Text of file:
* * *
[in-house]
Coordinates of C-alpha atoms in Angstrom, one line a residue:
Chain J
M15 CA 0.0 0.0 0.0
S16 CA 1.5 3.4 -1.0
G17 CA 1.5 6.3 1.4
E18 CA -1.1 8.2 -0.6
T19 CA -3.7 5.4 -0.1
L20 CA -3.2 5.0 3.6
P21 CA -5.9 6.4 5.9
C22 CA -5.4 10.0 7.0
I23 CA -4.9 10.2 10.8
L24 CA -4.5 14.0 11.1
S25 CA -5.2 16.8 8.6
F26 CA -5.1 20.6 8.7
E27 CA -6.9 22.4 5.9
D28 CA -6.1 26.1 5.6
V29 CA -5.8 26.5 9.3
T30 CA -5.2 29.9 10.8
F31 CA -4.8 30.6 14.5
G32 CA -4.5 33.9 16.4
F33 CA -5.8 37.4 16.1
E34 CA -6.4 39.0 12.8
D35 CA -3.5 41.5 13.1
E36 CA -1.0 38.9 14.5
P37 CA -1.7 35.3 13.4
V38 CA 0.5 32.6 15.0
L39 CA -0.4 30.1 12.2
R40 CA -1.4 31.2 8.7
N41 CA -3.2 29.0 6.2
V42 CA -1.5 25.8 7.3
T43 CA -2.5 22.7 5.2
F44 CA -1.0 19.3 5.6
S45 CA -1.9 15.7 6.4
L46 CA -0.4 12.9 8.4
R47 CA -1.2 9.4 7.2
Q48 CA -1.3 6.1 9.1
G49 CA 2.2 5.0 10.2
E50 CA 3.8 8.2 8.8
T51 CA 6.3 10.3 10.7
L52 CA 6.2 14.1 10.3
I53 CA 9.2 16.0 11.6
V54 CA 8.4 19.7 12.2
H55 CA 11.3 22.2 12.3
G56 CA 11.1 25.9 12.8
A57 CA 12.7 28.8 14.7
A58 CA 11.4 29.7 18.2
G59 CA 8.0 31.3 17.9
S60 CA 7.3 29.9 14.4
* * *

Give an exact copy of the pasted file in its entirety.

[in-house]
Coordinates of C-alpha atoms in Angstrom, one line a residue:
Chain J
M15 CA 0.0 0.0 0.0
S16 CA 1.5 3.4 -1.0
G17 CA 1.5 6.3 1.4
E18 CA -1.1 8.2 -0.6
T19 CA -3.7 5.4 -0.1
L20 CA -3.2 5.0 3.6
P21 CA -5.9 6.4 5.9
C22 CA -5.4 10.0 7.0
I23 CA -4.9 10.2 10.8
L24 CA -4.5 14.0 11.1
S25 CA -5.2 16.8 8.6
F26 CA -5.1 20.6 8.7
E27 CA -6.9 22.4 5.9
D28 CA -6.1 26.1 5.6
V29 CA -5.8 26.5 9.3
T30 CA -5.2 29.9 10.8
F31 CA -4.8 30.6 14.5
G32 CA -4.5 33.9 16.4
F33 CA -5.8 37.4 16.1
E34 CA -6.4 39.0 12.8
D35 CA -3.5 41.5 13.1
E36 CA -1.0 38.9 14.5
P37 CA -1.7 35.3 13.4
V38 CA 0.5 32.6 15.0
L39 CA -0.4 30.1 12.2
R40 CA -1.4 31.2 8.7
N41 CA -3.2 29.0 6.2
V42 CA -1.5 25.8 7.3
T43 CA -2.5 22.7 5.2
F44 CA -1.0 19.3 5.6
S45 CA -1.9 15.7 6.4
L46 CA -0.4 12.9 8.4
R47 CA -1.2 9.4 7.2
Q48 CA -1.3 6.1 9.1
G49 CA 2.2 5.0 10.2
E50 CA 3.8 8.2 8.8
T51 CA 6.3 10.3 10.7
L52 CA 6.2 14.1 10.3
I53 CA 9.2 16.0 11.6
V54 CA 8.4 19.7 12.2
H55 CA 11.3 22.2 12.3
G56 CA 11.1 25.9 12.8
A57 CA 12.7 28.8 14.7
A58 CA 11.4 29.7 18.2
G59 CA 8.0 31.3 17.9
S60 CA 7.3 29.9 14.4